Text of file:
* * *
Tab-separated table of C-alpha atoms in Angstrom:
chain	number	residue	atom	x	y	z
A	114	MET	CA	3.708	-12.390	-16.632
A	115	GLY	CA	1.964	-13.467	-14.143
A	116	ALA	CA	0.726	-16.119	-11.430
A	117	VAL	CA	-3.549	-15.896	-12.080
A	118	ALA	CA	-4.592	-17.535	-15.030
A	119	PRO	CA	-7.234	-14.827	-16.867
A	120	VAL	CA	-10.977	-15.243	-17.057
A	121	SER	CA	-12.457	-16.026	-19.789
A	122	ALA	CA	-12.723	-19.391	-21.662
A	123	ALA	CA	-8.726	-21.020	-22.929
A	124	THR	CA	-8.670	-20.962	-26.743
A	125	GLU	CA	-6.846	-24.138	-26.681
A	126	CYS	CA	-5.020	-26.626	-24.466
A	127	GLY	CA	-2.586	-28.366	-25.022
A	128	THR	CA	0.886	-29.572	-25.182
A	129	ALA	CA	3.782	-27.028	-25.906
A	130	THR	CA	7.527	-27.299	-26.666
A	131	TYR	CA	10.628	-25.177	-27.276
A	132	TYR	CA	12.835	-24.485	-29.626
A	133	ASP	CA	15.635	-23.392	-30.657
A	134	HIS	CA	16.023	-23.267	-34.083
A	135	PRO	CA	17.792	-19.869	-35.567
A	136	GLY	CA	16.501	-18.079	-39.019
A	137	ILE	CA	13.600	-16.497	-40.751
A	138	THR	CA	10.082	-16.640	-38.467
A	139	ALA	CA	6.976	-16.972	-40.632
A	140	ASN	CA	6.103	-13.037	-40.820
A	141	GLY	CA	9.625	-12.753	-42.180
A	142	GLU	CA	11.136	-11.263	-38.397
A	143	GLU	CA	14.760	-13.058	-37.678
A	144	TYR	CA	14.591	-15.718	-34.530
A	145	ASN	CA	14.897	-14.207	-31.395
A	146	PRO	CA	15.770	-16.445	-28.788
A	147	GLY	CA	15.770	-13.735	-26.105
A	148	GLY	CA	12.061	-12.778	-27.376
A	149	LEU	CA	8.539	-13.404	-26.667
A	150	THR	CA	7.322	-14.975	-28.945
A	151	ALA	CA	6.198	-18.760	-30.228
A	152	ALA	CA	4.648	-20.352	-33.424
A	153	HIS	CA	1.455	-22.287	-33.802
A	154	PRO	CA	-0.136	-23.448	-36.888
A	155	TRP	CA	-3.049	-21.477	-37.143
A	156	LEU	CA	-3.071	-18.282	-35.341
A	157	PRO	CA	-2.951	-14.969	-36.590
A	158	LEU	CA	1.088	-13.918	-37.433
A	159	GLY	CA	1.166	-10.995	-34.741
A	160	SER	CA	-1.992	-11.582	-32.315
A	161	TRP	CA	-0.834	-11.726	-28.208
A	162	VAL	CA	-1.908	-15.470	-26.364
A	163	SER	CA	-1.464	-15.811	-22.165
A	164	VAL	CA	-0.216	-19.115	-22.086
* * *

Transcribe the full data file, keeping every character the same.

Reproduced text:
Tab-separated table of C-alpha atoms in Angstrom:
chain	number	residue	atom	x	y	z
A	114	MET	CA	3.708	-12.390	-16.632
A	115	GLY	CA	1.964	-13.467	-14.143
A	116	ALA	CA	0.726	-16.119	-11.430
A	117	VAL	CA	-3.549	-15.896	-12.080
A	118	ALA	CA	-4.592	-17.535	-15.030
A	119	PRO	CA	-7.234	-14.827	-16.867
A	120	VAL	CA	-10.977	-15.243	-17.057
A	121	SER	CA	-12.457	-16.026	-19.789
A	122	ALA	CA	-12.723	-19.391	-21.662
A	123	ALA	CA	-8.726	-21.020	-22.929
A	124	THR	CA	-8.670	-20.962	-26.743
A	125	GLU	CA	-6.846	-24.138	-26.681
A	126	CYS	CA	-5.020	-26.626	-24.466
A	127	GLY	CA	-2.586	-28.366	-25.022
A	128	THR	CA	0.886	-29.572	-25.182
A	129	ALA	CA	3.782	-27.028	-25.906
A	130	THR	CA	7.527	-27.299	-26.666
A	131	TYR	CA	10.628	-25.177	-27.276
A	132	TYR	CA	12.835	-24.485	-29.626
A	133	ASP	CA	15.635	-23.392	-30.657
A	134	HIS	CA	16.023	-23.267	-34.083
A	135	PRO	CA	17.792	-19.869	-35.567
A	136	GLY	CA	16.501	-18.079	-39.019
A	137	ILE	CA	13.600	-16.497	-40.751
A	138	THR	CA	10.082	-16.640	-38.467
A	139	ALA	CA	6.976	-16.972	-40.632
A	140	ASN	CA	6.103	-13.037	-40.820
A	141	GLY	CA	9.625	-12.753	-42.180
A	142	GLU	CA	11.136	-11.263	-38.397
A	143	GLU	CA	14.760	-13.058	-37.678
A	144	TYR	CA	14.591	-15.718	-34.530
A	145	ASN	CA	14.897	-14.207	-31.395
A	146	PRO	CA	15.770	-16.445	-28.788
A	147	GLY	CA	15.770	-13.735	-26.105
A	148	GLY	CA	12.061	-12.778	-27.376
A	149	LEU	CA	8.539	-13.404	-26.667
A	150	THR	CA	7.322	-14.975	-28.945
A	151	ALA	CA	6.198	-18.760	-30.228
A	152	ALA	CA	4.648	-20.352	-33.424
A	153	HIS	CA	1.455	-22.287	-33.802
A	154	PRO	CA	-0.136	-23.448	-36.888
A	155	TRP	CA	-3.049	-21.477	-37.143
A	156	LEU	CA	-3.071	-18.282	-35.341
A	157	PRO	CA	-2.951	-14.969	-36.590
A	158	LEU	CA	1.088	-13.918	-37.433
A	159	GLY	CA	1.166	-10.995	-34.741
A	160	SER	CA	-1.992	-11.582	-32.315
A	161	TRP	CA	-0.834	-11.726	-28.208
A	162	VAL	CA	-1.908	-15.470	-26.364
A	163	SER	CA	-1.464	-15.811	-22.165
A	164	VAL	CA	-0.216	-19.115	-22.086